A recent study comparing the transfer of a single PGS-tested (pre-implantation genetic tested) embryo compared to the transfer of 2 untested embryos showed similar success rates but better baby outcomes for the group that underwent a single embryo transfer (a fresh transfer with up to 1 frozen transfer) with a PGS- tested embryo. The report was published in the American Journal of OB/GYN in February of 2014 by Richard Scott, MD.
In this study, the pregnancy rate for a single embryo transfer of a PGS-tested embryo was 69% (similar to success rates at RSC) and the pregnancy rates for a double embryo transfer of 2 untested embryos was 72% (also similar to RSC results).
However the percent of multiples births was much less when transferring only 1 embryo (1.6% versus 47%.) The twin pregnancies had a higher incidence of preterm birth and spent 5 times more days in the NICU as an infant.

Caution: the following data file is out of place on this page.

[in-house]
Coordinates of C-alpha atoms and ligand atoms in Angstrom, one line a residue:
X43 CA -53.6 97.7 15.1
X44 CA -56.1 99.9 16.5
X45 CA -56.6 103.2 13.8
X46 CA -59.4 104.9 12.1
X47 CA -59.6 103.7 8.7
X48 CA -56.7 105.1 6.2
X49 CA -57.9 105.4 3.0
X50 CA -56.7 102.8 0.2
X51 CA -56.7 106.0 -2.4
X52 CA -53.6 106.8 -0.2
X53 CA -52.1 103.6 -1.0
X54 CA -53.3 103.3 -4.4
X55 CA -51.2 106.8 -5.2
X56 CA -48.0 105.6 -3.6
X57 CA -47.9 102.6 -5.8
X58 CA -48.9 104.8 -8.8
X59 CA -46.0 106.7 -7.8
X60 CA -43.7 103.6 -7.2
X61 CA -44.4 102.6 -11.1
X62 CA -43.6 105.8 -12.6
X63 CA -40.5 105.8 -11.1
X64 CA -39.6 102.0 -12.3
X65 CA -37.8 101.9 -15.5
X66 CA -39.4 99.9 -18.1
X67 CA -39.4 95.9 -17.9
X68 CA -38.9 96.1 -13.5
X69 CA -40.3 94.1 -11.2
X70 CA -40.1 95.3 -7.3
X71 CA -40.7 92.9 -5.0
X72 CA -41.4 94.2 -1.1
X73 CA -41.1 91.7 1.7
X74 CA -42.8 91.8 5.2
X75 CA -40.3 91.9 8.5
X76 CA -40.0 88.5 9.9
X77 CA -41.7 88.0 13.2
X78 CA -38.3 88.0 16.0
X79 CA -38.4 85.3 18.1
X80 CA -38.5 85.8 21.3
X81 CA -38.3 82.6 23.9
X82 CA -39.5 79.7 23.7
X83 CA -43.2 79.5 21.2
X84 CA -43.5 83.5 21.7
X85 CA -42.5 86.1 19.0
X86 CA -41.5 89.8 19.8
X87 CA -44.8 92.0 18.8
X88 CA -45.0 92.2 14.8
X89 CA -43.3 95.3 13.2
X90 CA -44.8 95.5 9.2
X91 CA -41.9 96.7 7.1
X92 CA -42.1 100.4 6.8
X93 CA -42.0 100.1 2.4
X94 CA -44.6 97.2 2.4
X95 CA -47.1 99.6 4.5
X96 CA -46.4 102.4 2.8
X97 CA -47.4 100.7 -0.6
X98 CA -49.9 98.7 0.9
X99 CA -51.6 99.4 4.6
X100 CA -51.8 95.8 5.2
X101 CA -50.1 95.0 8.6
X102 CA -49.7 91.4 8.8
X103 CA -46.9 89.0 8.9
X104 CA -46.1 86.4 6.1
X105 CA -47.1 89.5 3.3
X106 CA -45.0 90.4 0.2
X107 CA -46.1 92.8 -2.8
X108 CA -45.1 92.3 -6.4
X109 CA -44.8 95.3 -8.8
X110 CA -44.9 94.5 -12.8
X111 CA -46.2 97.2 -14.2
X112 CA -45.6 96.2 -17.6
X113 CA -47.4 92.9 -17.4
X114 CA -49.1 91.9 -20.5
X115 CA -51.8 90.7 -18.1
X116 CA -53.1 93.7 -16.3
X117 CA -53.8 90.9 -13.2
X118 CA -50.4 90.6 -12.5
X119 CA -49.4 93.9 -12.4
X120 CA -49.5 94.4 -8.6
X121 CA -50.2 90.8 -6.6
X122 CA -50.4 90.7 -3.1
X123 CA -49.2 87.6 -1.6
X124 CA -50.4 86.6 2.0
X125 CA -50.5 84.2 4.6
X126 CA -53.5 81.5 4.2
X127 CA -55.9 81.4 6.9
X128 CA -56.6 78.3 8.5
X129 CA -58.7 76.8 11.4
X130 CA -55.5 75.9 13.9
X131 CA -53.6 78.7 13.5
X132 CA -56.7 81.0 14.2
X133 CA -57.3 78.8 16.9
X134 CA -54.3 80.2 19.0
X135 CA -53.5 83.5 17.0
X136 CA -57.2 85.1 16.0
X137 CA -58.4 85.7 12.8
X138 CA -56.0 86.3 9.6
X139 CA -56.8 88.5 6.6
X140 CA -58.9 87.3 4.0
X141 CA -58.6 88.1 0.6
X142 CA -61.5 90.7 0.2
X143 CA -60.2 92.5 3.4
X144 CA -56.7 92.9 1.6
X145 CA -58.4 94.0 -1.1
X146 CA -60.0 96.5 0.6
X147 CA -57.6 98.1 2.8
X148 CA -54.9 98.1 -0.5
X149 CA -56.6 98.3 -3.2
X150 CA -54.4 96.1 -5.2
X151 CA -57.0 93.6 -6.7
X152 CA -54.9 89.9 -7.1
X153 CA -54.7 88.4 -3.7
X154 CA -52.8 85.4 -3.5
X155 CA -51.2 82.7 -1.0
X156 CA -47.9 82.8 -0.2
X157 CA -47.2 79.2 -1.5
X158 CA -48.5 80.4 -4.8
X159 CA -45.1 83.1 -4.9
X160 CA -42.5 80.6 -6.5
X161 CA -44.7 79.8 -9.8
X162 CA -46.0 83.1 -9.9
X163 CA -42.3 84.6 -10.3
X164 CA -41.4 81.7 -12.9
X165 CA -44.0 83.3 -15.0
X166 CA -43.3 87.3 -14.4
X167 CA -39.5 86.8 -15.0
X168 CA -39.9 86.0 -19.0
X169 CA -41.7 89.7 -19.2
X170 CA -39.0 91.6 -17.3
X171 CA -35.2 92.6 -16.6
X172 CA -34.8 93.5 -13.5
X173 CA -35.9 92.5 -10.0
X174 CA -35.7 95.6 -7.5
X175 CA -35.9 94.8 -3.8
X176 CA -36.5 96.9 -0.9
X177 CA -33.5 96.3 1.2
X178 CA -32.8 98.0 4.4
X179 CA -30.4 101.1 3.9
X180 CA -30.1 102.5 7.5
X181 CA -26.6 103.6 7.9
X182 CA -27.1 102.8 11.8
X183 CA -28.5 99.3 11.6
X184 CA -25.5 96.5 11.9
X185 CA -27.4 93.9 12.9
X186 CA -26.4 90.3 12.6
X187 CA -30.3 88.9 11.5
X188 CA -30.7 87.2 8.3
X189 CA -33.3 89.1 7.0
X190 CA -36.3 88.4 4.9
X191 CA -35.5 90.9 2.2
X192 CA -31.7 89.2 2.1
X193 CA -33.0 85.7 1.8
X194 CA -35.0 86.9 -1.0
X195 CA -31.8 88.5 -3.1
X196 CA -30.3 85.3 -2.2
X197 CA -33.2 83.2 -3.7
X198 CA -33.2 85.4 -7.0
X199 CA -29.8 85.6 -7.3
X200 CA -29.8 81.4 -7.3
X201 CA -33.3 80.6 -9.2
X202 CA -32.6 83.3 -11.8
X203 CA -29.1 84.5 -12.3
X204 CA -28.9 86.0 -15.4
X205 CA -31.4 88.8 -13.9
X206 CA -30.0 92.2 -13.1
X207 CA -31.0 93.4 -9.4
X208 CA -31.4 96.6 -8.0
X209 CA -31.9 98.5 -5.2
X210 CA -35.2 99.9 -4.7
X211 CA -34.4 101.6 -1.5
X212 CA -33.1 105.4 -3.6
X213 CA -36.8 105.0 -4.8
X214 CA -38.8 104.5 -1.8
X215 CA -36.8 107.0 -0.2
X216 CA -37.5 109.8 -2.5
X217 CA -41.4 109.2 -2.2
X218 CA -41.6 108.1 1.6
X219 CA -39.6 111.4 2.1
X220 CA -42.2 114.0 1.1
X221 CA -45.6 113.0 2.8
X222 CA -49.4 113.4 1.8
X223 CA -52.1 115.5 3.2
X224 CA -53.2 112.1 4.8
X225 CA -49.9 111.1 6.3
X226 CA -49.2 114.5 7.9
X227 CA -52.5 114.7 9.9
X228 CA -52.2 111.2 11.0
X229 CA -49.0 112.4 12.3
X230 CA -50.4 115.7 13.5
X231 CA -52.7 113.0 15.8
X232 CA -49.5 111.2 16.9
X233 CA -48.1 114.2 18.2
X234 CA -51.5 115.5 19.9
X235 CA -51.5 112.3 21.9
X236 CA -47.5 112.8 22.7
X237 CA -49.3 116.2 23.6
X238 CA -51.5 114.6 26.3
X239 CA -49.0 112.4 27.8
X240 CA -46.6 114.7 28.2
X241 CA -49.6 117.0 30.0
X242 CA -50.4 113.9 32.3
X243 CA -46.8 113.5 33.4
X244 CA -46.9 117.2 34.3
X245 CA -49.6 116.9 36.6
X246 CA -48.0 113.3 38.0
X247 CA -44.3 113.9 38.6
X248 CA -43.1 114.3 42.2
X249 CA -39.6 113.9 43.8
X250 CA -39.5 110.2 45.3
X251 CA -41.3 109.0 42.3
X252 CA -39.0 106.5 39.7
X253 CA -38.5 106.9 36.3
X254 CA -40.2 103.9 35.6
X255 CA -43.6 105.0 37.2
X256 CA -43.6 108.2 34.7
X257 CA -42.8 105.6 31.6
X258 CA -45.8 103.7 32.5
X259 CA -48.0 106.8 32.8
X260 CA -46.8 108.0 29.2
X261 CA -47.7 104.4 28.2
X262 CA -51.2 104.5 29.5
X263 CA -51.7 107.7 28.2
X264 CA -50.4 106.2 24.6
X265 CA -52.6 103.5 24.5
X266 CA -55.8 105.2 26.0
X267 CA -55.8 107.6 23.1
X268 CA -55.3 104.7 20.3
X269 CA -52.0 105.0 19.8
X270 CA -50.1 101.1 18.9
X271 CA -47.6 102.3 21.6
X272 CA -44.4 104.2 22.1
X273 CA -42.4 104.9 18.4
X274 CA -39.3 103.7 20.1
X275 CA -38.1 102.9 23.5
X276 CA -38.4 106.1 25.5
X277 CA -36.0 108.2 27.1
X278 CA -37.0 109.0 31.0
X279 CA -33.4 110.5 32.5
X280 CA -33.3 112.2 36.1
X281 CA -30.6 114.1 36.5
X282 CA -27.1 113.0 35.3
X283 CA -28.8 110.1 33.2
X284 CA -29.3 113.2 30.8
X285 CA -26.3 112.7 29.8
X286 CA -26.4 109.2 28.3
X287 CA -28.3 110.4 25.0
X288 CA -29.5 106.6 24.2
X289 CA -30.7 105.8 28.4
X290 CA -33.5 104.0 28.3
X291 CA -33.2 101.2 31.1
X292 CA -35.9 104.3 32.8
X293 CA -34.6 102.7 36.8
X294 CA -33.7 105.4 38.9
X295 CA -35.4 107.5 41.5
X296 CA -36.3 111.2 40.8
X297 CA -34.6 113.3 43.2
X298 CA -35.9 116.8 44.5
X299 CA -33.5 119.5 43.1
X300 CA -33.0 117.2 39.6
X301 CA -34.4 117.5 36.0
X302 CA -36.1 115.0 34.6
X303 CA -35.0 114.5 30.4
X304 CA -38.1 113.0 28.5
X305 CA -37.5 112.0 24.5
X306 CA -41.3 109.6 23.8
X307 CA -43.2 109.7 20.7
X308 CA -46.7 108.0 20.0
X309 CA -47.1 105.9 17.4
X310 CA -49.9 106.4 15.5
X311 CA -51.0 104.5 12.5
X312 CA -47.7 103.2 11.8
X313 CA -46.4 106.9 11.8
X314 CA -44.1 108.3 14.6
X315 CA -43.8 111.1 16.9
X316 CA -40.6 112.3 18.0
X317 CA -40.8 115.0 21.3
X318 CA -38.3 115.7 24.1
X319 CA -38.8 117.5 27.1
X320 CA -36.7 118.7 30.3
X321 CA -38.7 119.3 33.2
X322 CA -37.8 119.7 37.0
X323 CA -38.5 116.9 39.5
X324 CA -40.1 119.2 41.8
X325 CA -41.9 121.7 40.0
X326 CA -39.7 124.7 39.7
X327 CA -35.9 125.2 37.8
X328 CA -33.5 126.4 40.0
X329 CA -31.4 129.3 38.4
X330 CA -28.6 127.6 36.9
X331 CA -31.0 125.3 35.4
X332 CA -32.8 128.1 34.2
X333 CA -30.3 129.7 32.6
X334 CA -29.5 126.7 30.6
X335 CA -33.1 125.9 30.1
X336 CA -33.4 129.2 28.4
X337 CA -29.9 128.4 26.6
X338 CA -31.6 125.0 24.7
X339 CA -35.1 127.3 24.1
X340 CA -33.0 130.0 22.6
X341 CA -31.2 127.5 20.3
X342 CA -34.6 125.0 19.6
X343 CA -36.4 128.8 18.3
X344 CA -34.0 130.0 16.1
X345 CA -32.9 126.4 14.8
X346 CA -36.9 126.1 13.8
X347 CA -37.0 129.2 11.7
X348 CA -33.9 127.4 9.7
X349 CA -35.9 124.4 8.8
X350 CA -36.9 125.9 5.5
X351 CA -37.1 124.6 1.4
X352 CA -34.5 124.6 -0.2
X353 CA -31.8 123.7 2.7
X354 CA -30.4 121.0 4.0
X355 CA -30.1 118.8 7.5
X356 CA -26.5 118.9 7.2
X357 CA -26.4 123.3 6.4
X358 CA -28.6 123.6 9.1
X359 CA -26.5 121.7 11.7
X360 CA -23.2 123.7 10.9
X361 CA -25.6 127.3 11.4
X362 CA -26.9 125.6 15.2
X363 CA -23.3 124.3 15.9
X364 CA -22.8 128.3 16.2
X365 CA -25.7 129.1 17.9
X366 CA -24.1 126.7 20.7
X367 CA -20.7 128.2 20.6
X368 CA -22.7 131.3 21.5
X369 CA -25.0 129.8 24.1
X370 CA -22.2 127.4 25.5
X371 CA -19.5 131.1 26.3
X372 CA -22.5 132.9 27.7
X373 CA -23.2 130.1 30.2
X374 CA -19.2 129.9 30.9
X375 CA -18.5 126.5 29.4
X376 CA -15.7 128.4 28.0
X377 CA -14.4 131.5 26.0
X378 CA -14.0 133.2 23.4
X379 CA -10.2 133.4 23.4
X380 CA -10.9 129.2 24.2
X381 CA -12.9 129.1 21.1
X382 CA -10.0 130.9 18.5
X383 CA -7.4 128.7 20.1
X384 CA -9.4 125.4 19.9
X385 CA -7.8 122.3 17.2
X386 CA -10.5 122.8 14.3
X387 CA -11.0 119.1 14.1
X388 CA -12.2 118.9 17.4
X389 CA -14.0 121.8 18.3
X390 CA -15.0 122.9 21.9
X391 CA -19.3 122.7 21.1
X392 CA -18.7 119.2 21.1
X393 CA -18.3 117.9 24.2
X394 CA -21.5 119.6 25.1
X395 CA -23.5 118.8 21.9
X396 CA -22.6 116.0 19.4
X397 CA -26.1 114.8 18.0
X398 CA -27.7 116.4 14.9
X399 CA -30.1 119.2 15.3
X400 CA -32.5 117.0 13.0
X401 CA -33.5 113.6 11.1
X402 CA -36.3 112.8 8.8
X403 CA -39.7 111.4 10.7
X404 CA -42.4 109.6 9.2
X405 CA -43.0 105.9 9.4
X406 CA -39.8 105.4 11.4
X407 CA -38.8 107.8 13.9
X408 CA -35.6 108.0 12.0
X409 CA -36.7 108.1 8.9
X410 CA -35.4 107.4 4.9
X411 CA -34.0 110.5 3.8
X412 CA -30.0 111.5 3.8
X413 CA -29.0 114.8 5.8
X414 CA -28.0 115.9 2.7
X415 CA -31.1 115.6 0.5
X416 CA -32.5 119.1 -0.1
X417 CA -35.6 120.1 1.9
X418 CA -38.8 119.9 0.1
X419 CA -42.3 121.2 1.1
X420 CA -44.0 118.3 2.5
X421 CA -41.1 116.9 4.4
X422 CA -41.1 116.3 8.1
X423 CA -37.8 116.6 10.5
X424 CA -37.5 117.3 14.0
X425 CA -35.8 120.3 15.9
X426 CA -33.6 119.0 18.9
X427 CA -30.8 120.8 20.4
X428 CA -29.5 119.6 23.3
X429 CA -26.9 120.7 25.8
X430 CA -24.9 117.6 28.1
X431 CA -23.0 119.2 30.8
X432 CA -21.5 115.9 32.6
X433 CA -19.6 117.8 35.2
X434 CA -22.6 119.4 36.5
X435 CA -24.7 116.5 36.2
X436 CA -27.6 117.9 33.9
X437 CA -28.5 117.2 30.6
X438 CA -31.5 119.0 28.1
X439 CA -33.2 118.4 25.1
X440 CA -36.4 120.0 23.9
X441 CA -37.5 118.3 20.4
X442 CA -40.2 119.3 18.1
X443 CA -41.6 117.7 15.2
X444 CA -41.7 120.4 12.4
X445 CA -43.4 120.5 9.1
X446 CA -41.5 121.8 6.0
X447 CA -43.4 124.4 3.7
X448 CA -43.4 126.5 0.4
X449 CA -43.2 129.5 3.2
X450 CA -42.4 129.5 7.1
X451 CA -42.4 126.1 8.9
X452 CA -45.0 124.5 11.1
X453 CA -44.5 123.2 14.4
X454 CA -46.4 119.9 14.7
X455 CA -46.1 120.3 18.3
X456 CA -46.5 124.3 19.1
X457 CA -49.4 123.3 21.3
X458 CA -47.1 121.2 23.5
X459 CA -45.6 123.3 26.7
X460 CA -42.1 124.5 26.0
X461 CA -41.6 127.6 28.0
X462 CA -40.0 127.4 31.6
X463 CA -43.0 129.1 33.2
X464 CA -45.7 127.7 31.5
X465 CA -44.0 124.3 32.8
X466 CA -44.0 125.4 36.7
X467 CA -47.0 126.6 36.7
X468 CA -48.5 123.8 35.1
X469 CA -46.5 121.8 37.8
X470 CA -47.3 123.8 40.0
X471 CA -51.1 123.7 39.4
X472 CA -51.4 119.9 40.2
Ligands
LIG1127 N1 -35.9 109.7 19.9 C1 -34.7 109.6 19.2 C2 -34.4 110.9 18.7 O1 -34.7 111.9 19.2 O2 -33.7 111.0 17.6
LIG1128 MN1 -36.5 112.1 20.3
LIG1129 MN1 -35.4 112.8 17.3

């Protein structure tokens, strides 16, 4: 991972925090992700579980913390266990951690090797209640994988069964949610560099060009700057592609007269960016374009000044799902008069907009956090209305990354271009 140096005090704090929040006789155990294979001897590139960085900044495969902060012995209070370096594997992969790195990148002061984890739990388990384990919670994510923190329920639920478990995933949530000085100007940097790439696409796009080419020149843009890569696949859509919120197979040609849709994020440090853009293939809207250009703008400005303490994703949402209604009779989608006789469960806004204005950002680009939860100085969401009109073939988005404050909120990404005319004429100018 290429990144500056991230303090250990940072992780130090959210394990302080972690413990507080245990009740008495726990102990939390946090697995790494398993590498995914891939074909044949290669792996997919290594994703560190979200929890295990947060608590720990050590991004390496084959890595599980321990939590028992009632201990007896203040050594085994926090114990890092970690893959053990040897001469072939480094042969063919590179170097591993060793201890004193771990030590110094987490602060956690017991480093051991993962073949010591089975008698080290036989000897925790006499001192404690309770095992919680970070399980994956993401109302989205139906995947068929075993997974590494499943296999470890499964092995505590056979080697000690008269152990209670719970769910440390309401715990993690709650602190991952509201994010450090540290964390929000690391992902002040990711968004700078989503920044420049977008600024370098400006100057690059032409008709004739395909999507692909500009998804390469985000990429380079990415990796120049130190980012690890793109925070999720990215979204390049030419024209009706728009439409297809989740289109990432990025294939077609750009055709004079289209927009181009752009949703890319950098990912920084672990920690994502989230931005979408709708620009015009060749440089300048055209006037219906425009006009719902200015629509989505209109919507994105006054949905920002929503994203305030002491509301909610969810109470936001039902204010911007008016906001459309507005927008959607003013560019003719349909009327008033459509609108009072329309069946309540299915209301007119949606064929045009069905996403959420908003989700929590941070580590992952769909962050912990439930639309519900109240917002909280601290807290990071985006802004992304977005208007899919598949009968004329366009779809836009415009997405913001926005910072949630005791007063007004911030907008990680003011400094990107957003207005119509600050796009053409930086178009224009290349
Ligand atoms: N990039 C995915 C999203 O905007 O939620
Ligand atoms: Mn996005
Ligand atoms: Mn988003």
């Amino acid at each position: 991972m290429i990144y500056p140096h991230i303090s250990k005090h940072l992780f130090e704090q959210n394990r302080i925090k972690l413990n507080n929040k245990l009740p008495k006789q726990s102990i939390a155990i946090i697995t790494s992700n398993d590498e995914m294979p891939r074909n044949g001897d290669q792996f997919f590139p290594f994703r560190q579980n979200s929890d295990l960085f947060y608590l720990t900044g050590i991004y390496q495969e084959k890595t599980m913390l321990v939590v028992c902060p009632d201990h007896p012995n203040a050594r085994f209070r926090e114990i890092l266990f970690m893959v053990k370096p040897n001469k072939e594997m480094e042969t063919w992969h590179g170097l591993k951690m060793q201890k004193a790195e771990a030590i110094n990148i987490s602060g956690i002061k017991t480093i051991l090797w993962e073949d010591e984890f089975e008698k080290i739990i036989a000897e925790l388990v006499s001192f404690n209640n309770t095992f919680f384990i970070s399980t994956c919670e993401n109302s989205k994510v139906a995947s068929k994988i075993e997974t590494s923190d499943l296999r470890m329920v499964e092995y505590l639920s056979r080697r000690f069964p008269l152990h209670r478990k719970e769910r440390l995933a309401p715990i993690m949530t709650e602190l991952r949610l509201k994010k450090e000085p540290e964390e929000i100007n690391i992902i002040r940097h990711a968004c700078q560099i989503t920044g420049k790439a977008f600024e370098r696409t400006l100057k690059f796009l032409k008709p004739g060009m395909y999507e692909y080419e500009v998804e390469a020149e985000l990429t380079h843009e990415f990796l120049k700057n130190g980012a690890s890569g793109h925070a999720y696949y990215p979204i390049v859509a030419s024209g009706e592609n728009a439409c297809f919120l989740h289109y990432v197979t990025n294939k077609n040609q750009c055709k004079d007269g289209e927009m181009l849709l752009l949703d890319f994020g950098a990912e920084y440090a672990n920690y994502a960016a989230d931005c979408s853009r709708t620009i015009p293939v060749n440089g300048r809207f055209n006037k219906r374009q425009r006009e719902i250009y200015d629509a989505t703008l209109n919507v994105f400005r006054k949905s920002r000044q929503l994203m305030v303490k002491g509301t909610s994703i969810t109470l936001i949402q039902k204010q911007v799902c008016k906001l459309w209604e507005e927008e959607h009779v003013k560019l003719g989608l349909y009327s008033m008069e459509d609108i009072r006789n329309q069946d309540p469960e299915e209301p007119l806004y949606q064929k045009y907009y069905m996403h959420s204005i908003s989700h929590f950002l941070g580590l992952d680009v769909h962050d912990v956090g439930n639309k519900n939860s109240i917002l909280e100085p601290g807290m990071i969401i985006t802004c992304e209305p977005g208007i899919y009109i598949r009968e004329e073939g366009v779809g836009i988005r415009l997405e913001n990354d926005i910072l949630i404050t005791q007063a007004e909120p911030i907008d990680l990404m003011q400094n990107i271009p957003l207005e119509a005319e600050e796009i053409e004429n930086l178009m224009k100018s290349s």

This study confirms our own data at RSC showing baby outcomes are better by transferring one embryo at a time (if PGS tested) over 2 cycles, compared to transferring 2 embryos that are untested.
This is especially true for patients over 38 years of age. In our patient population that is under 38, we have very good outcomes by transferring one embryo at a time, even if NOT tested by PGS, and therefore do not always recommend doing PGS if a patient is less than 38 years of age.